Effect of Orthodontic Debonding and Adhesive Removal on the Enamel – Current Knowledge and Future Perspectives – a Systematic Review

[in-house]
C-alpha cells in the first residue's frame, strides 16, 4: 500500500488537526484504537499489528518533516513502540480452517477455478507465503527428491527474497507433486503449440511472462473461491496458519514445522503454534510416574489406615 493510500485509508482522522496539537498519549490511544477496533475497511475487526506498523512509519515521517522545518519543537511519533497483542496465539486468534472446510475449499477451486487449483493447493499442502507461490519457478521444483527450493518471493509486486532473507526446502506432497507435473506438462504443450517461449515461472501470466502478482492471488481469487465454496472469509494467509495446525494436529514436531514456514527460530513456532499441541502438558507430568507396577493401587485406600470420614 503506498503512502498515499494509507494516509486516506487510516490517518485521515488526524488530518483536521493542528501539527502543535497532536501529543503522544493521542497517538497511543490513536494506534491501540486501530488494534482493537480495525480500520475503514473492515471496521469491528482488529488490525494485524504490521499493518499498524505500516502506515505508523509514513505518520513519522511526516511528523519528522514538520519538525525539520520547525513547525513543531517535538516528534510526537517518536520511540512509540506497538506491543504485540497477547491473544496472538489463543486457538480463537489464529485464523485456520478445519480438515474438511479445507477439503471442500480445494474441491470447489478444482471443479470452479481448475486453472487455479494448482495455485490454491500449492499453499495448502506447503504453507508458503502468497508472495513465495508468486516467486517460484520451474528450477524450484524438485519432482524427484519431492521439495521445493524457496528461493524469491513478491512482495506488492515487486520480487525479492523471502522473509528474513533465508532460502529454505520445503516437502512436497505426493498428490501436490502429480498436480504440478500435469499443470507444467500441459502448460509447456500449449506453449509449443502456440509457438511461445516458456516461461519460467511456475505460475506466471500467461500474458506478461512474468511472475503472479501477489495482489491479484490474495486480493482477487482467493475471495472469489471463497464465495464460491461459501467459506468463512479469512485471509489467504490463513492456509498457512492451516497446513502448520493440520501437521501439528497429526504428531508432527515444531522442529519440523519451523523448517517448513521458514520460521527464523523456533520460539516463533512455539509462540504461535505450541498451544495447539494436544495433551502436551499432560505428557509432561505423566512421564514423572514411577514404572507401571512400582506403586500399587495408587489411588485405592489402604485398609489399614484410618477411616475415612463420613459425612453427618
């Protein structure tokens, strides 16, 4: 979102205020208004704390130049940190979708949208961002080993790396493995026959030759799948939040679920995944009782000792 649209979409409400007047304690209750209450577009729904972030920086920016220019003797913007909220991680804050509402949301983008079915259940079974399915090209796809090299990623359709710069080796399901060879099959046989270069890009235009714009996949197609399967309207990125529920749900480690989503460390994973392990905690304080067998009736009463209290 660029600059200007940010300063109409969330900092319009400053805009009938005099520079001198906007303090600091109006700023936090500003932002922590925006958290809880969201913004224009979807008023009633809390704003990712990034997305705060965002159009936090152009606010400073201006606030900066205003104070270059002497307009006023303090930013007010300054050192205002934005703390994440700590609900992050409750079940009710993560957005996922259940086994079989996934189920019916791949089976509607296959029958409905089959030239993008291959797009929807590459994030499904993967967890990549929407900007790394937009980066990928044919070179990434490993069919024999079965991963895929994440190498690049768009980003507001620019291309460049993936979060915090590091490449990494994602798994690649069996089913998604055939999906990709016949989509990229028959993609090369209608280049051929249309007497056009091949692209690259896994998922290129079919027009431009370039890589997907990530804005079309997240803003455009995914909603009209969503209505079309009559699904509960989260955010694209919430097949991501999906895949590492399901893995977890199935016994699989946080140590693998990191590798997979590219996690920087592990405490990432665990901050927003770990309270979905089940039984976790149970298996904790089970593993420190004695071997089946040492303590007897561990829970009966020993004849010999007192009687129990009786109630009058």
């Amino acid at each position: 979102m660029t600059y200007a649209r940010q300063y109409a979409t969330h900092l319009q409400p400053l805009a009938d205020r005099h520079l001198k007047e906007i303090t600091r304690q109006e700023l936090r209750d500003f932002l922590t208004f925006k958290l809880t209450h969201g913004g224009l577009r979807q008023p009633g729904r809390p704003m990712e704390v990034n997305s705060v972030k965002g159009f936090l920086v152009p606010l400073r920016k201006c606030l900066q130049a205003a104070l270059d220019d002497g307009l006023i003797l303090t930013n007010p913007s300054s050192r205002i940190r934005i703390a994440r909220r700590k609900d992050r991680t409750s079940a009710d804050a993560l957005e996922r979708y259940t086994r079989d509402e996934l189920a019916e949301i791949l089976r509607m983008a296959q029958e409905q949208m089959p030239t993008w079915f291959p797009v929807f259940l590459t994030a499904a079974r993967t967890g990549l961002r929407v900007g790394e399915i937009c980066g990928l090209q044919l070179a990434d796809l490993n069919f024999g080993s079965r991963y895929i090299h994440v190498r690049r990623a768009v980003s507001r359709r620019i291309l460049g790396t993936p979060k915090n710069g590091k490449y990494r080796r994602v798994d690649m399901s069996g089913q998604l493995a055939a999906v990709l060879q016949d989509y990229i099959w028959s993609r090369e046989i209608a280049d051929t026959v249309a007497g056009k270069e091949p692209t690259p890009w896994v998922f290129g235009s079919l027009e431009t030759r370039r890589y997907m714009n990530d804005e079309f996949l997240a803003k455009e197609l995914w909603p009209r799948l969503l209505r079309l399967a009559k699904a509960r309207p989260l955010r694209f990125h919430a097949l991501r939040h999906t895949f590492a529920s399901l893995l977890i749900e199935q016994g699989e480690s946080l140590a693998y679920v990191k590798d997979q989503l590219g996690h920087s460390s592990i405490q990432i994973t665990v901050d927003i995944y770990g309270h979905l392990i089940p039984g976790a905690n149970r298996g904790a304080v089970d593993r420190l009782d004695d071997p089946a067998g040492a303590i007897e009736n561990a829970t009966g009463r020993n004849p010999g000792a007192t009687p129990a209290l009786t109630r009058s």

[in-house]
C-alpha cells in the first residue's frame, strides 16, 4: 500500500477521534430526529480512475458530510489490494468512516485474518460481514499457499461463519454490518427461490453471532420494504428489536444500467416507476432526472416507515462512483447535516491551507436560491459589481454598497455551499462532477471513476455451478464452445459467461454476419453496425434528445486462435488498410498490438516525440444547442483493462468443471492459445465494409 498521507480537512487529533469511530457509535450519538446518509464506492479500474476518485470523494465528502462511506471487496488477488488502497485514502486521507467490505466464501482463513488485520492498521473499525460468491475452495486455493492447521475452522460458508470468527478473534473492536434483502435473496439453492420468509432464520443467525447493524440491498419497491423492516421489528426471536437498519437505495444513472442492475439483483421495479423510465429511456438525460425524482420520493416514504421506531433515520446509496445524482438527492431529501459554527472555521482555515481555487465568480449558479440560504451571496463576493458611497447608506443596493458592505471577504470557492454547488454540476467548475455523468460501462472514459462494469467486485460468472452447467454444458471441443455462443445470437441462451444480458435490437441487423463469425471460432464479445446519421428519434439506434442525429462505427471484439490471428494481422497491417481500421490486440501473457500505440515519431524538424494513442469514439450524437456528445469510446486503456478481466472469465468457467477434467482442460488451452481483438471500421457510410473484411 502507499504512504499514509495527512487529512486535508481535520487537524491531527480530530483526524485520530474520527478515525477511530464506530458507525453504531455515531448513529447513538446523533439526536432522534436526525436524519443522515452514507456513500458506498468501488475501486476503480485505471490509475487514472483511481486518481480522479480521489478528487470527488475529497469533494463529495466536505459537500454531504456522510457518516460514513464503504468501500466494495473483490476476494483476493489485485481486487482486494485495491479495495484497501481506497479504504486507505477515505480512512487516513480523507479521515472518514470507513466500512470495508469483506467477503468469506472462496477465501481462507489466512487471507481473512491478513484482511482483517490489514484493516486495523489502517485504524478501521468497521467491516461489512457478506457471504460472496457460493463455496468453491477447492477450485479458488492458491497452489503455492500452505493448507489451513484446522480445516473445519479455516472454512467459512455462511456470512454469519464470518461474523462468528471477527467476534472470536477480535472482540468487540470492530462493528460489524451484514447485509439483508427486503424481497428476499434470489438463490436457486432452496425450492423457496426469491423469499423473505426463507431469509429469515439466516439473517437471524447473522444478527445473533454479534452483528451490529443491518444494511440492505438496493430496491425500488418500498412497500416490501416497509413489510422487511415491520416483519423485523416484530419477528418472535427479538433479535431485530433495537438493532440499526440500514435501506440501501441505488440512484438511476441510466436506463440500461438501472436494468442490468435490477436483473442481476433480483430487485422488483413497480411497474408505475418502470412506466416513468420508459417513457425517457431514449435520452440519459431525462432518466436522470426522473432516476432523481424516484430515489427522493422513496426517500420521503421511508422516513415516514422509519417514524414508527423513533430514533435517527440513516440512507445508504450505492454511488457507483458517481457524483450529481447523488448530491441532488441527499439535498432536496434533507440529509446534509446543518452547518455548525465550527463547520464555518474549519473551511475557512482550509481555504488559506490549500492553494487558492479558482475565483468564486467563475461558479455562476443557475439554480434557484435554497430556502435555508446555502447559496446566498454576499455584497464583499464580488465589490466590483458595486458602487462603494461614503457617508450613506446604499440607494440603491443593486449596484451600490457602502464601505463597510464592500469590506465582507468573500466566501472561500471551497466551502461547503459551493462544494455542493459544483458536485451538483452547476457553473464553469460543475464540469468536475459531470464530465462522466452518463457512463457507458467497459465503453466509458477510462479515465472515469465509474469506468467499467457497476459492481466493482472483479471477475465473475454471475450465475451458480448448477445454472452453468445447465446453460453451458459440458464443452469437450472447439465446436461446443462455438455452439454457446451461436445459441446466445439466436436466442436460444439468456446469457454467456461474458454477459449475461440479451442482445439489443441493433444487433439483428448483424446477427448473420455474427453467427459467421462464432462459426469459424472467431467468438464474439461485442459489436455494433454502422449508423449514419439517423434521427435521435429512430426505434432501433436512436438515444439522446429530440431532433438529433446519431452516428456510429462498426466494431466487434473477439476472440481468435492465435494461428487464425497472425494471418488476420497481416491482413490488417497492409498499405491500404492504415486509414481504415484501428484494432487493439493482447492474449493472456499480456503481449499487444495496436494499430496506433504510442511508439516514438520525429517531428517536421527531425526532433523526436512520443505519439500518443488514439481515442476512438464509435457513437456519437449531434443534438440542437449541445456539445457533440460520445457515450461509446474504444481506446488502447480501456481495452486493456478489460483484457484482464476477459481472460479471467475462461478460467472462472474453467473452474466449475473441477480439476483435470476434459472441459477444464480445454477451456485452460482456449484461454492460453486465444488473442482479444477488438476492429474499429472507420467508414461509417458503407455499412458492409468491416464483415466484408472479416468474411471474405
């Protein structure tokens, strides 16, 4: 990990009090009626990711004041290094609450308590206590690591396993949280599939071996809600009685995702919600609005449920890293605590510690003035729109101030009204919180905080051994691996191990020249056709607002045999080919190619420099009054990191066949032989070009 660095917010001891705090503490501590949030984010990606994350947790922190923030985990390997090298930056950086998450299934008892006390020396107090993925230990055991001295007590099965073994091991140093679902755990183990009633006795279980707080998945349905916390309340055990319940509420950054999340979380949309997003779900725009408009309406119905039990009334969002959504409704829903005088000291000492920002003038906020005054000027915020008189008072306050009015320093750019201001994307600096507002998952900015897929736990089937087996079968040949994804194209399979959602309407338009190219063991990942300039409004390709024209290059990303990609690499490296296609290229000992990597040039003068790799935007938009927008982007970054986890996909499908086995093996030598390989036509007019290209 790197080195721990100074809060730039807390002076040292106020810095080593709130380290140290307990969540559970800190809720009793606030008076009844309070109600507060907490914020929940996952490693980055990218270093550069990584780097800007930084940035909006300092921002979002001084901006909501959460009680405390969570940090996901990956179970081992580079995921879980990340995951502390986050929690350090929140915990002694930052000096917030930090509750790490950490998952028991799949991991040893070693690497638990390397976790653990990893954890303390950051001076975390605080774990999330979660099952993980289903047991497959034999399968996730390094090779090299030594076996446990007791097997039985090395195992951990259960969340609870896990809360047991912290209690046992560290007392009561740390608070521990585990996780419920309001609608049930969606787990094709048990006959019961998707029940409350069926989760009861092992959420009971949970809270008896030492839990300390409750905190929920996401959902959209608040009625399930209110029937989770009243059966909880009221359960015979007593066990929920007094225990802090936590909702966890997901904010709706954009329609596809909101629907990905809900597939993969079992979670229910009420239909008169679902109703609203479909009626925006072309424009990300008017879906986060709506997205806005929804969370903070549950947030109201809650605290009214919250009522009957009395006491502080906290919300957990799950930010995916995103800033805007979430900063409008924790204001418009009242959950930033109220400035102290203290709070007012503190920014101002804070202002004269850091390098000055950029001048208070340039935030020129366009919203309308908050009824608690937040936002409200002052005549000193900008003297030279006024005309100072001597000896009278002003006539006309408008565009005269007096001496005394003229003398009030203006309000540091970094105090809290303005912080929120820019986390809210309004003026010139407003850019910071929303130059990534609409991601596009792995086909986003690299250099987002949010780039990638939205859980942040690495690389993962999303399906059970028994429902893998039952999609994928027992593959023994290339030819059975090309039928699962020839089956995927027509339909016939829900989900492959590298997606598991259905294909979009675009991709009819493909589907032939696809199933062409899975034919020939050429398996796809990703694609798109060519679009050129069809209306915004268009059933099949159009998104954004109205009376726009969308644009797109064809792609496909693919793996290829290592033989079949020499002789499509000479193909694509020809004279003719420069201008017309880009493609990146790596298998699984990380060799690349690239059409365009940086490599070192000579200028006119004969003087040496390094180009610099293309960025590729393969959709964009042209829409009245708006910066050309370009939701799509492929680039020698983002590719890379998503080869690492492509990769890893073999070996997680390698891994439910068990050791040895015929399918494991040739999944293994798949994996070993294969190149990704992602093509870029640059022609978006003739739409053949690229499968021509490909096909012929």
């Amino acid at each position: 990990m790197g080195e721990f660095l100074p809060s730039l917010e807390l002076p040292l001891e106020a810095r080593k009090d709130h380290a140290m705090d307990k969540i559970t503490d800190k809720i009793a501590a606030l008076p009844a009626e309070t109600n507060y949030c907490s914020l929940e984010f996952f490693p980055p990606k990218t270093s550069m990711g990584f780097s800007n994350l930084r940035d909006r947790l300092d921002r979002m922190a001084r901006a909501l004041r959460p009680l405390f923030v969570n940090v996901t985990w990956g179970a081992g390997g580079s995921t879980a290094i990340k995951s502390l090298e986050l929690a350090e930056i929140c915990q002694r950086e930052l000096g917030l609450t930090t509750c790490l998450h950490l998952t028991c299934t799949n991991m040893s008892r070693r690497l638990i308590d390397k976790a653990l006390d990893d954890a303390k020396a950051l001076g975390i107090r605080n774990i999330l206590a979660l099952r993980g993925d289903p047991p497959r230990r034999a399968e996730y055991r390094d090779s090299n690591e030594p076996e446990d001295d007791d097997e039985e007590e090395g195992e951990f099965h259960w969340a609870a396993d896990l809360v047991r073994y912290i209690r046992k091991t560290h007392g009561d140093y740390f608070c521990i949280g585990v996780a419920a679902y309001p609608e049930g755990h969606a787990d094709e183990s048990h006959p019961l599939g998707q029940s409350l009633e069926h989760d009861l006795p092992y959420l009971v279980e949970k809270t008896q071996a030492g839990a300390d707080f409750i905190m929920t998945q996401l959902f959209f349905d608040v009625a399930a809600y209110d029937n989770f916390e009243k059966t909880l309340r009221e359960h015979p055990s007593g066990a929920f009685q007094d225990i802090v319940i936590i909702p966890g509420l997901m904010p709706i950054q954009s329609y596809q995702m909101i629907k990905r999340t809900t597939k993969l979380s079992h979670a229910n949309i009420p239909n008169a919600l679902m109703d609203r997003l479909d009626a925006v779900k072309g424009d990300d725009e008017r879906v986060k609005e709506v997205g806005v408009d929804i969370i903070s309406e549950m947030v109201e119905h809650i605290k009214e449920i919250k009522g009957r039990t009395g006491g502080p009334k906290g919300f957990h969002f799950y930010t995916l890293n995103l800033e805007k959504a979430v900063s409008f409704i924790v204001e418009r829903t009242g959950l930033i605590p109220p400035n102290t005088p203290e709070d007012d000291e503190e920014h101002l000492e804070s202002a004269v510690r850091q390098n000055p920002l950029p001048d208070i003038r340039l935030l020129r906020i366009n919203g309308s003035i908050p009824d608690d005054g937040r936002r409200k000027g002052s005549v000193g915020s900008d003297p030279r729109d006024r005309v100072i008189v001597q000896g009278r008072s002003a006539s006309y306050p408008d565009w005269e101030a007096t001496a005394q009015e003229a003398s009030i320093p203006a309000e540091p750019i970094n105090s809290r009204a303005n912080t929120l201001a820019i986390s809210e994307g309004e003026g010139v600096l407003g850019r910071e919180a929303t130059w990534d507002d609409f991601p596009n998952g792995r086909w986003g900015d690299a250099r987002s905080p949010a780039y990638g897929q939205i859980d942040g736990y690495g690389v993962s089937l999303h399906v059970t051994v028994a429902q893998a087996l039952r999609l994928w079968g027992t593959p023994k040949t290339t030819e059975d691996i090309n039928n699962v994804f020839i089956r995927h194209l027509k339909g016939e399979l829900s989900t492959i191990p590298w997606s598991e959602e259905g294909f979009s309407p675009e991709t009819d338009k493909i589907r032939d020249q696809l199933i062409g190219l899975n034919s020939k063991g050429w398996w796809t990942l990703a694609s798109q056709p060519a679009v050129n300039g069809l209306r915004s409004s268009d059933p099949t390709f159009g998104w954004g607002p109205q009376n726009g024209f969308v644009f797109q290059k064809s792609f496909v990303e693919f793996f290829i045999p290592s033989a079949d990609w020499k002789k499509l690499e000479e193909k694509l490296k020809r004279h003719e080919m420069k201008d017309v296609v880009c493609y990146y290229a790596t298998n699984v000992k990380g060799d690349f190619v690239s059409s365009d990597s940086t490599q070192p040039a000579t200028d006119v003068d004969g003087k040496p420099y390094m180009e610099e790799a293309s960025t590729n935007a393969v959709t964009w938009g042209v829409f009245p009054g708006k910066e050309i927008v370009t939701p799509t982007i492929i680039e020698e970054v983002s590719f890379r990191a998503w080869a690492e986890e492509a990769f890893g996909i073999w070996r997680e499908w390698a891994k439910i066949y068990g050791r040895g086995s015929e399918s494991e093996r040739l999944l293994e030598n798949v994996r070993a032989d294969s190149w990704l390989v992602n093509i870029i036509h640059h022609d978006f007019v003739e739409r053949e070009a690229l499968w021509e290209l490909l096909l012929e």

OBJECTIVE To test the hypotheses that (1) there is no significant difference between the effects of two burs on the surface roughness of enamel after orthodontic debonding, and (2) there is no difference between resin removal times of the two burs. MATERIALS AND METHODS The crowns of 20 premolars were embedded in acrylic blocks, and the buccal surfaces were subjected to atomic force microscopy (AFM), with measurement of initial roughness values. The brackets were bonded with a light-cured adhesive and were debonded with a debonding plier. In half of samples, adhesive remnants were removed with a tungsten carbide bur, whereas a fiber-reinforced composite bur was used in the other half. The second AFM measurements were made after resin removal. Duration of removal procedures was also recorded. Results of roughness and duration measurements were analyzed with the use of repeated measurements analysis of variance and independent t-tests, respectively. RESULTS The two resin removal instruments had significantly different effects on enamel roughness; higher average roughness (Sa) (P < .001), root mean square roughness (Sq) (P = .046), and maximum roughness depth (Smax) (P < .001) values were obtained with use of the tungsten carbide bur. Time required for resin removal with the composite bur was significantly greater than time required with the carbide bur (P < .001). CONCLUSION The hypothesis is rejected. The composite bur used for resin removal creates smoother surfaces after orthodontic bonding; however, the process takes longer than it does when the tungsten carbide bur is used.